Admittedly, many of us who believe God still heals are disappointed at how rarely He seems to.  As a pastor I have prayed thousands of times for hundreds of people.  Yet I can count on one hand the time I have seen remarkable and obvious healing that couldn’t be explained by medical treatment.  Perhaps that’s part of the problem.  If we more readily believe in the doctor’s power than the Lord’s, are we at times crediting medicine with what God actually did?   Is my faith actually in medicine–not God, and because of that I’m missing some miracles?

God sometimes won’t heal and it has nothing to do with the size of our faith or the shine of our halos.  It is because the sovereign God has some other God-glorifying and people-strengthening purpose in our suffering (2 Cor.12:9-10).  But God STILL heals.  Don’t stop praying for yourself or others “…to be in good health.” (3 John 1:2).

*What about the spiritual gift of healing?  Do some Christians have the ability to heal people at their pleasure–rather than having to ask God to do it?  Like the apostle John did, or Paul?  There’s really no lasting legacy of such people in the records of Christian history but in the last century we’ve seen men and women like Kathryn Kuhlman, Oral Roberts, and Benny Hinn lay claim to the gift.  However, when supposed healings by these and others are investigated, often more questions are raised than answered.  Muddying the waters are the enormous sums being taken by the healers in contributions.  But there’s nothing in Scripture to rule out that God could give this gift.  I would assume the exercise of such a gift would be evidenced not just in arena events where large offerings are taken, but in hospitals where people can’t pay and where the need is more concentrated than anywhere else.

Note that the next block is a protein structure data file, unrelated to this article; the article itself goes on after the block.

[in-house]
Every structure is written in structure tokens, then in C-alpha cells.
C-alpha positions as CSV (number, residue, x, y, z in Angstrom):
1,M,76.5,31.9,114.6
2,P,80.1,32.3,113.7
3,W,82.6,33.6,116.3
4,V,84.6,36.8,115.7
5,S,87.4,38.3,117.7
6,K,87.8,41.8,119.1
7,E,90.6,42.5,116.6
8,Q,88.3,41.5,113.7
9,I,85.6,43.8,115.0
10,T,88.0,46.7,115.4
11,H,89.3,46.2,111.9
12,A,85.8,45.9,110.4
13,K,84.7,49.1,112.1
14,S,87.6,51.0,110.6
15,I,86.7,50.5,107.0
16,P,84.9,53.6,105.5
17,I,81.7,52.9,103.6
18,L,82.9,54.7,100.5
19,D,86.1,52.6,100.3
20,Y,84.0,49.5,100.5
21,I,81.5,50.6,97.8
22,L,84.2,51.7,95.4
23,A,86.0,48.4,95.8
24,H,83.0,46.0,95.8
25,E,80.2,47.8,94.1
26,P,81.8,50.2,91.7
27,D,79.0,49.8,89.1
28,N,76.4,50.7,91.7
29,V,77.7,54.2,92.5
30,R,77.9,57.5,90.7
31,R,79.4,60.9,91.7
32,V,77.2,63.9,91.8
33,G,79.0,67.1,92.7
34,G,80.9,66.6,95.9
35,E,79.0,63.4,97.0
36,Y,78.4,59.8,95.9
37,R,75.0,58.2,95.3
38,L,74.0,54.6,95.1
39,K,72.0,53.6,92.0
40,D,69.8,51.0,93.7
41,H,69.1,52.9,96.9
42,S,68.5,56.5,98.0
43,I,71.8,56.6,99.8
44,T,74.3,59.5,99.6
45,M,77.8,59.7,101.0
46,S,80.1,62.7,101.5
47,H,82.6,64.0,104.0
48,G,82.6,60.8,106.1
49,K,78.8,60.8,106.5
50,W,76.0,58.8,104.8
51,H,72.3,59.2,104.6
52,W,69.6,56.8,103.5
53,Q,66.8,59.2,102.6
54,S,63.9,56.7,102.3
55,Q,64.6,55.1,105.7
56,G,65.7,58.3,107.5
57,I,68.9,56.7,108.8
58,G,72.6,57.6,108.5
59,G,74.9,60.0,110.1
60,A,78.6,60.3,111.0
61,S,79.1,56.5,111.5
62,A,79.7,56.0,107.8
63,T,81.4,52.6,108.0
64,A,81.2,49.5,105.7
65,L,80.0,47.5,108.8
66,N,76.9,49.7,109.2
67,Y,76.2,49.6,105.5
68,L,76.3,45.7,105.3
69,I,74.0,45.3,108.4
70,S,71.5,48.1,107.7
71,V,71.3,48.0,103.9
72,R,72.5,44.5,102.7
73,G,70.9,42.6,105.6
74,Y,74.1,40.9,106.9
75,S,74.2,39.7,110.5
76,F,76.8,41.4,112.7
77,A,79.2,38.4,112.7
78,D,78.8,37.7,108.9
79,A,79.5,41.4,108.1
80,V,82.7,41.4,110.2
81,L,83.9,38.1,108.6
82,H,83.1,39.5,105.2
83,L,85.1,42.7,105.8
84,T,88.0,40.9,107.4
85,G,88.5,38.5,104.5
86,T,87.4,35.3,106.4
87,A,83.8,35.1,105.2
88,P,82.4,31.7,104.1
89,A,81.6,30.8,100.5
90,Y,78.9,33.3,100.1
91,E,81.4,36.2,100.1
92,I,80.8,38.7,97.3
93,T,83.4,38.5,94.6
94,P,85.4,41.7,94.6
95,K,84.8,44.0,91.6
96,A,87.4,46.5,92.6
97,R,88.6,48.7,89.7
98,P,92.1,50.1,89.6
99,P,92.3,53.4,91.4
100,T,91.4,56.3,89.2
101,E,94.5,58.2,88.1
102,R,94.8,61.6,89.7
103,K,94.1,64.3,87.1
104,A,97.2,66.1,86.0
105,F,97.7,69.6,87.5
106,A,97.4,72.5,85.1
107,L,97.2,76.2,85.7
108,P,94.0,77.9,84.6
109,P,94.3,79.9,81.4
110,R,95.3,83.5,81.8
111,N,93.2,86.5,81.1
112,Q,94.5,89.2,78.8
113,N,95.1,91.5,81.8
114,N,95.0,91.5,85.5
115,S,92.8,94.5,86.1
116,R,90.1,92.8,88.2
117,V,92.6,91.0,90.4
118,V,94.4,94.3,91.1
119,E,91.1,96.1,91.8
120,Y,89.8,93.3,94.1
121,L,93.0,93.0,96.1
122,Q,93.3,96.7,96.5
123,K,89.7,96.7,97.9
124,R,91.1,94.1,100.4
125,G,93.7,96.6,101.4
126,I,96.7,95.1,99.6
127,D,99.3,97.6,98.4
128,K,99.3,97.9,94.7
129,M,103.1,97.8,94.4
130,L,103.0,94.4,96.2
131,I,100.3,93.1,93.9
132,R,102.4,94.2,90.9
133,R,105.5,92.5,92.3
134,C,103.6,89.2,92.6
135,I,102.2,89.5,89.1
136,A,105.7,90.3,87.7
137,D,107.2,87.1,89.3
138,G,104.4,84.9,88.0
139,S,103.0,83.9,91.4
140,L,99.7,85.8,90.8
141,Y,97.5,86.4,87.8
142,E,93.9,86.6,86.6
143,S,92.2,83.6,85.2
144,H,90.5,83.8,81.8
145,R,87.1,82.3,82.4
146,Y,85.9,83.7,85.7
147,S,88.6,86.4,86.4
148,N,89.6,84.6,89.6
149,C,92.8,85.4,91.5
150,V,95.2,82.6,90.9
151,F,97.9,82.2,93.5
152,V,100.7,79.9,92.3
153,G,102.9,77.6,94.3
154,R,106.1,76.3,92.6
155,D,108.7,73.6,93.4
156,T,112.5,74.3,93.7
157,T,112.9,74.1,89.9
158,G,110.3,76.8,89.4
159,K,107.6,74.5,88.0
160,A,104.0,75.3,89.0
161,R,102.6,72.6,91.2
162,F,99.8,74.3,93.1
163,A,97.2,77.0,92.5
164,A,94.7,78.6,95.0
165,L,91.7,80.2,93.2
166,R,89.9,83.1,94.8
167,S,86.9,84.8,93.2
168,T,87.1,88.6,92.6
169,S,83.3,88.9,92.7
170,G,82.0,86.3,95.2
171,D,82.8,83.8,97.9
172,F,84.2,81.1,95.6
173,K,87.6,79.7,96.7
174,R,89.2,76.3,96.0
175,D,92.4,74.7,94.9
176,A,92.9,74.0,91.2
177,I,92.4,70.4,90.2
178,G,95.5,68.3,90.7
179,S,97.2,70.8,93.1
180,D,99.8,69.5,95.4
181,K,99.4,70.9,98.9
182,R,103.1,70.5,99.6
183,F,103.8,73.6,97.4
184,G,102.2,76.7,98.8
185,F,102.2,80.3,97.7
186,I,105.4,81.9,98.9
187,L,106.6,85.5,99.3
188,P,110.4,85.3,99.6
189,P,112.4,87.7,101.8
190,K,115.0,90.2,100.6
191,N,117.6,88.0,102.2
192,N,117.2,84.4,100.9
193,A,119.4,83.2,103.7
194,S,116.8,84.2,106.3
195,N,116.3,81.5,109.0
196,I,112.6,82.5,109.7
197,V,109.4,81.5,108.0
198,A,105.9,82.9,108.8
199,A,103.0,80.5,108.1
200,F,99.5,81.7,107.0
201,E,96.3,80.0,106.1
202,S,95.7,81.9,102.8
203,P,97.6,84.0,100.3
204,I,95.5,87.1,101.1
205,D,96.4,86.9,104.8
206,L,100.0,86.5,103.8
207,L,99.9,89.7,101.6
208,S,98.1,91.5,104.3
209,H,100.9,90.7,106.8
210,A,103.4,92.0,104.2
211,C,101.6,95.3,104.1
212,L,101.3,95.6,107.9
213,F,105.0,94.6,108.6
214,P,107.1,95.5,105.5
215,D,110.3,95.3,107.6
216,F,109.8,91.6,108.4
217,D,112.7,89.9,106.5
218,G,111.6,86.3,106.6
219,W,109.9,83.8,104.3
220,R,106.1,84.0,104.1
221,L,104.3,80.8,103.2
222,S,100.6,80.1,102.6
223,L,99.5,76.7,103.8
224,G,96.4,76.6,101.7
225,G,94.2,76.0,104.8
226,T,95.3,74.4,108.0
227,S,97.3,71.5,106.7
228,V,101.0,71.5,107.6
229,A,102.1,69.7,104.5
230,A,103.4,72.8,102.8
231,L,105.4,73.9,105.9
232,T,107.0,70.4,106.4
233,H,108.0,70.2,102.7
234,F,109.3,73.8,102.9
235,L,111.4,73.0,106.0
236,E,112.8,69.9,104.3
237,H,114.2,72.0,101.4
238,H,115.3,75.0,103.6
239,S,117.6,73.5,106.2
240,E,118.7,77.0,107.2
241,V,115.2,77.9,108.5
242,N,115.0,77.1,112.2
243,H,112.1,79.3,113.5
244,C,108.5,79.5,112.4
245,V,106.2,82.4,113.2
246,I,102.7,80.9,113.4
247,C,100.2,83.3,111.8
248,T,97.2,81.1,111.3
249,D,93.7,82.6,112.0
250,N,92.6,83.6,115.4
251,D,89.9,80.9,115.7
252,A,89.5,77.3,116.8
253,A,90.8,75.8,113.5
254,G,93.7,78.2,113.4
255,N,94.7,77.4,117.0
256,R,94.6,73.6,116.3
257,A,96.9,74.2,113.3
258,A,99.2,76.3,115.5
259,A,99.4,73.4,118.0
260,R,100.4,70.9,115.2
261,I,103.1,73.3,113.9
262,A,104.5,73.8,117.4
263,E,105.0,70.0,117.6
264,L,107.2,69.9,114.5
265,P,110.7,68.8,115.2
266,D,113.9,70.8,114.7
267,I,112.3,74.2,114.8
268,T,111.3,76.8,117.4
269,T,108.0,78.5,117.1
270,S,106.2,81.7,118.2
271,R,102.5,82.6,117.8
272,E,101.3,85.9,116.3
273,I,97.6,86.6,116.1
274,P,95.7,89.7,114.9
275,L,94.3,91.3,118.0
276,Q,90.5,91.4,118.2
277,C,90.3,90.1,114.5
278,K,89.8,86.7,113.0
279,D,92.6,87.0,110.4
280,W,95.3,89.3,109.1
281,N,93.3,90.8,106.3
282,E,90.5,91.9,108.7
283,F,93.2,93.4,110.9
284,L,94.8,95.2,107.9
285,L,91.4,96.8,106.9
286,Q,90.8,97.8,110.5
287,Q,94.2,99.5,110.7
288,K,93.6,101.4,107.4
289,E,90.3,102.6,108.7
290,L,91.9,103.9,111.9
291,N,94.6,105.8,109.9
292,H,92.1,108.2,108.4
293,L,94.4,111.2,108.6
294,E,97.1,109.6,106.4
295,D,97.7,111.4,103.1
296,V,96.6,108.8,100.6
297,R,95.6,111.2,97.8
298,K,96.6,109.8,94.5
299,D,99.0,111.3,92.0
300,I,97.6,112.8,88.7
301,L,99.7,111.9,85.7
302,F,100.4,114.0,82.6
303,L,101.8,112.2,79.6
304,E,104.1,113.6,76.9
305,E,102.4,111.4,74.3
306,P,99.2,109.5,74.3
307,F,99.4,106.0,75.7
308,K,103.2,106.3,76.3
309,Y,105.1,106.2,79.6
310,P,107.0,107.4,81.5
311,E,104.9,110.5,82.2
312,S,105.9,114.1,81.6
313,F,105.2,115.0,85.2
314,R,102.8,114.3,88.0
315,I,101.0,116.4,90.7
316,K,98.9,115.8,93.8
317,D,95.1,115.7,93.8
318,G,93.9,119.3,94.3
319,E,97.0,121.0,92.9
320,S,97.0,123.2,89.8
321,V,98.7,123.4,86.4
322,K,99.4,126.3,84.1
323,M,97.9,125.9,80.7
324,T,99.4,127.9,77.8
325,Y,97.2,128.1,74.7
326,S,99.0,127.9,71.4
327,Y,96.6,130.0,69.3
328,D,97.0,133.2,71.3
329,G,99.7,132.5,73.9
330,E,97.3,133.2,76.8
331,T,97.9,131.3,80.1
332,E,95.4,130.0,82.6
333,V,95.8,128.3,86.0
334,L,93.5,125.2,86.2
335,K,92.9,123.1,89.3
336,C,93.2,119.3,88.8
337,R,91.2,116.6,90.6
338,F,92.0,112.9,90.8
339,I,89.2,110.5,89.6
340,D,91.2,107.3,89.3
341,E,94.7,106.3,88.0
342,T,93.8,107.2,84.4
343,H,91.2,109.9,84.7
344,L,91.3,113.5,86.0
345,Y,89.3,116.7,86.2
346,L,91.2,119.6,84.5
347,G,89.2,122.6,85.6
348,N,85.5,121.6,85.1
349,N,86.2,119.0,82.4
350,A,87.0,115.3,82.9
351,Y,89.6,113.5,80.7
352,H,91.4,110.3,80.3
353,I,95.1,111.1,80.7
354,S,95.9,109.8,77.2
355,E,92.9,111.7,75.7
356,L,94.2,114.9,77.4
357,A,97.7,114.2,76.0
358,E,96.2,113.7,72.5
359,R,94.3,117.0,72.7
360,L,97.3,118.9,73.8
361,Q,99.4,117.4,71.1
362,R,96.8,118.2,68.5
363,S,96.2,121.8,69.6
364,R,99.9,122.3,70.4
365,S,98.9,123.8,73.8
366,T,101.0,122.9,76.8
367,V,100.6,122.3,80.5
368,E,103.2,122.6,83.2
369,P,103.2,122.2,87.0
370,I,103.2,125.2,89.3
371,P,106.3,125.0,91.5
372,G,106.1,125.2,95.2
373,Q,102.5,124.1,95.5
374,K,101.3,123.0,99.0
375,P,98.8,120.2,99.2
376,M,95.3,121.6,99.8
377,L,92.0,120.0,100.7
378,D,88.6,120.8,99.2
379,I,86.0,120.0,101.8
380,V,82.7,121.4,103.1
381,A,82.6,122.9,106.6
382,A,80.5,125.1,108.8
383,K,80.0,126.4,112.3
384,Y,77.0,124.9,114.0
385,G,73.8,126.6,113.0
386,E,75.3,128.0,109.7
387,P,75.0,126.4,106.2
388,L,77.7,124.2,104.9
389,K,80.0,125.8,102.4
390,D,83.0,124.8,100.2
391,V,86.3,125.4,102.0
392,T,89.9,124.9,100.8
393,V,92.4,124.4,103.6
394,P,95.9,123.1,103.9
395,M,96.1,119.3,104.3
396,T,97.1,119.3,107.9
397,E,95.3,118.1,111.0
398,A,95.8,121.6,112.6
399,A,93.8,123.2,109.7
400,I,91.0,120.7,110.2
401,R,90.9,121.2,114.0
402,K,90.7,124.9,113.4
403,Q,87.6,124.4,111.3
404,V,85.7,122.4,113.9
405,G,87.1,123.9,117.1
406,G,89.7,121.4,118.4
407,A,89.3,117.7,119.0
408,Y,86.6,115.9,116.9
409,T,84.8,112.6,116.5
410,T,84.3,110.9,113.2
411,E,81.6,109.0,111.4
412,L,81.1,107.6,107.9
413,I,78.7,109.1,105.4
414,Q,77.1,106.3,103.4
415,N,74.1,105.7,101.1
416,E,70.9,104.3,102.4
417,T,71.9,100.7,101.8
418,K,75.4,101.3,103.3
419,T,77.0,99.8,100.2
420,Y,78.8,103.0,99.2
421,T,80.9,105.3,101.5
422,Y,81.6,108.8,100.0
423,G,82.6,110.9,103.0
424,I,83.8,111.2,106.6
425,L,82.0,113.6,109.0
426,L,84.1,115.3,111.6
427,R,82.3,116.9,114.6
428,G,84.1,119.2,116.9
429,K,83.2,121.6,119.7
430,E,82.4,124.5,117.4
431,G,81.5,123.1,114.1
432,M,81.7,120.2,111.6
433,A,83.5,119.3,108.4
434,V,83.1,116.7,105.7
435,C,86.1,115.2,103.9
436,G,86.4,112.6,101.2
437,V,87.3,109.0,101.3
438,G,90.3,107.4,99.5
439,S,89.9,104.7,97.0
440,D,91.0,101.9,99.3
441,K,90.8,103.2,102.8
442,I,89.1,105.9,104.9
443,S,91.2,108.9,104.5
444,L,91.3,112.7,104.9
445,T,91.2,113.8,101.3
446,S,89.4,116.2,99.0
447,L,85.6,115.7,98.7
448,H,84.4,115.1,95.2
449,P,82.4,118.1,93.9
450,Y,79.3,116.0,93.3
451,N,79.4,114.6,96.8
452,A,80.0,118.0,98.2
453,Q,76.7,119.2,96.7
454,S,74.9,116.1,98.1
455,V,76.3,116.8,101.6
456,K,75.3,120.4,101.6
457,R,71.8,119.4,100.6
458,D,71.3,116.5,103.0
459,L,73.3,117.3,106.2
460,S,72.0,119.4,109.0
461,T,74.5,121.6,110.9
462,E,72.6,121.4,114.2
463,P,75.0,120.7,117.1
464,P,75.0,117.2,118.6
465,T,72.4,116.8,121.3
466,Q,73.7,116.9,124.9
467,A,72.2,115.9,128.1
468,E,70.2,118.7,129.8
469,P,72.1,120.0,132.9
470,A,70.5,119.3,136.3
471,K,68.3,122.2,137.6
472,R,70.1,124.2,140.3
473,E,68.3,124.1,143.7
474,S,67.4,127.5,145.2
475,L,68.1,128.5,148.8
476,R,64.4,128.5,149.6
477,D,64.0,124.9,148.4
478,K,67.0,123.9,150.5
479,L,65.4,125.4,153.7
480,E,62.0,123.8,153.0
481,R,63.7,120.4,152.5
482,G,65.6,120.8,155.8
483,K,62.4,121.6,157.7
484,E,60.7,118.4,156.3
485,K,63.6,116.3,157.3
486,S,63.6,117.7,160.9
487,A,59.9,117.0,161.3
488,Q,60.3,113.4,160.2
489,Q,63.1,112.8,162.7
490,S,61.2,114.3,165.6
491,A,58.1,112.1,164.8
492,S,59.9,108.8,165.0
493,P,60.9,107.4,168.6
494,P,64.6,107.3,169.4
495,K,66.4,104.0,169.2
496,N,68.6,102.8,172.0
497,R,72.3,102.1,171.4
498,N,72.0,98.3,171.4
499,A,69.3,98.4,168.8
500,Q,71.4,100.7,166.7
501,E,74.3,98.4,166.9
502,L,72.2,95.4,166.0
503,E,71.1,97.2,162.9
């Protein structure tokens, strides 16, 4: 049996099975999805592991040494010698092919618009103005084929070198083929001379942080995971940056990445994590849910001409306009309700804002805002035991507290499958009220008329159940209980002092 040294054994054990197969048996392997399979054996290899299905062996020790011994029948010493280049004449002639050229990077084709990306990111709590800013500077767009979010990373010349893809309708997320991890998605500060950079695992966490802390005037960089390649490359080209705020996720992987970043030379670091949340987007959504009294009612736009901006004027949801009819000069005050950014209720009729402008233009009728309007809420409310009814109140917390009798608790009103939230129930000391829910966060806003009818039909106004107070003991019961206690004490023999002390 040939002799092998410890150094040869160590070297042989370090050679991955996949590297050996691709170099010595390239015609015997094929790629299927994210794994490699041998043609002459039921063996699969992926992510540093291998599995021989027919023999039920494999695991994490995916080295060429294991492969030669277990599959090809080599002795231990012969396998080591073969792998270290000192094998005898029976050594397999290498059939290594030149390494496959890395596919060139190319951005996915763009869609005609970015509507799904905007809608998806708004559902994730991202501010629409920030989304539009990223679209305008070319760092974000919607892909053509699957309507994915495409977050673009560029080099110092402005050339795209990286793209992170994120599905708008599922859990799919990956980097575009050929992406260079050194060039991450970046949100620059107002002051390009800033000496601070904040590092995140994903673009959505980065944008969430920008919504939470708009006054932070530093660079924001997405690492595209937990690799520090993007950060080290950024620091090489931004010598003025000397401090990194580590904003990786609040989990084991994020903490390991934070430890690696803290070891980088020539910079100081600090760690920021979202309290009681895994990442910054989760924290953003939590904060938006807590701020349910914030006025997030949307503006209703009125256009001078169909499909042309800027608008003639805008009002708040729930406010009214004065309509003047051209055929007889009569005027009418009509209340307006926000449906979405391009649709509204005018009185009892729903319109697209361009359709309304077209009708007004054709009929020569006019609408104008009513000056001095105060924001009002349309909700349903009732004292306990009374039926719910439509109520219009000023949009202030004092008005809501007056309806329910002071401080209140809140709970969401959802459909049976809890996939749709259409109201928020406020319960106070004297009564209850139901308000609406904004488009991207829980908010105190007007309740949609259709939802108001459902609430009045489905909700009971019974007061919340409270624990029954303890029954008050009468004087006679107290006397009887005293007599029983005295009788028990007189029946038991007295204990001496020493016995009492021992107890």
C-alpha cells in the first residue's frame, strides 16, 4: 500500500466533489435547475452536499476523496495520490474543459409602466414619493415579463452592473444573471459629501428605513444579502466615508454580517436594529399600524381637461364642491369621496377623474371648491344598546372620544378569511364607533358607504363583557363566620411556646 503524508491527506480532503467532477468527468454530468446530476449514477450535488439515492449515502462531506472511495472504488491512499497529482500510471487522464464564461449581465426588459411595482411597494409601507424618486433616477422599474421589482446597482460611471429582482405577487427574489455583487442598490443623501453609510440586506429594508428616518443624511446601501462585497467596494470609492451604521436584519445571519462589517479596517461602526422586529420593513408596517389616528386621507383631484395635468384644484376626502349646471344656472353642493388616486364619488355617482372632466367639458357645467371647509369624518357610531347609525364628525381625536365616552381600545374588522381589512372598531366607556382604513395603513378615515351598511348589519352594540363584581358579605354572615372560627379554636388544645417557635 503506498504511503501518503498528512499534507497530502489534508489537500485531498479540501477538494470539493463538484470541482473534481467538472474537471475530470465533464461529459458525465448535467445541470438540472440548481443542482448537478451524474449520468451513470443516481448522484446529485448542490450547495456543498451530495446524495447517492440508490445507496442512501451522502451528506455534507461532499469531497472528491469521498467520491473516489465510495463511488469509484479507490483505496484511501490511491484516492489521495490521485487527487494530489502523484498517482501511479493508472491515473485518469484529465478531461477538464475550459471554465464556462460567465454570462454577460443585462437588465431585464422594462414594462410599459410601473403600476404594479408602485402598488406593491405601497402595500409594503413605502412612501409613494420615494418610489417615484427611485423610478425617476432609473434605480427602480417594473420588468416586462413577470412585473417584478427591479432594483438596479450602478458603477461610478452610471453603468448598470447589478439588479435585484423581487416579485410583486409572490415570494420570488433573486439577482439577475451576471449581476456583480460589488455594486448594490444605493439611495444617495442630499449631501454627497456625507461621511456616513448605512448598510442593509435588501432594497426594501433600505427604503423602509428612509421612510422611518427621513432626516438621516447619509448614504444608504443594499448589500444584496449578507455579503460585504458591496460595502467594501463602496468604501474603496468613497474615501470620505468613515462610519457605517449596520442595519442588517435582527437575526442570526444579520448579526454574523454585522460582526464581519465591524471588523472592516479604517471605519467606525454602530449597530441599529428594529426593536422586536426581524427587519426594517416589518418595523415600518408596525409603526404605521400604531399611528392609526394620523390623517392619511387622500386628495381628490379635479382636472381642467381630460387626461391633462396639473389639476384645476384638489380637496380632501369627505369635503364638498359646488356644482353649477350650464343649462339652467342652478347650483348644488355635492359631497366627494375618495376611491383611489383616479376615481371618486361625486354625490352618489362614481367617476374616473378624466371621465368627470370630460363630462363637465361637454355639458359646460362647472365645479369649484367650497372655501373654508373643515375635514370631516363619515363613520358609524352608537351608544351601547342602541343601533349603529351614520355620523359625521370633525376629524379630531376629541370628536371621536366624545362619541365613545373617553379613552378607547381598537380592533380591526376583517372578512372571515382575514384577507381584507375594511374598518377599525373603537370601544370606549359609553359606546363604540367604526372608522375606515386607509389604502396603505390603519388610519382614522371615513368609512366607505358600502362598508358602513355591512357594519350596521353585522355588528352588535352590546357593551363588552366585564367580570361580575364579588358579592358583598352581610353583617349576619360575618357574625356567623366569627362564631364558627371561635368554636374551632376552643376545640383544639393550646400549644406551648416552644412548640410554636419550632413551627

Author: Keith Rohrer

Husband, Dad, Grandpa, Gospel-lover, churchplanter, pastor, woodworker, biker.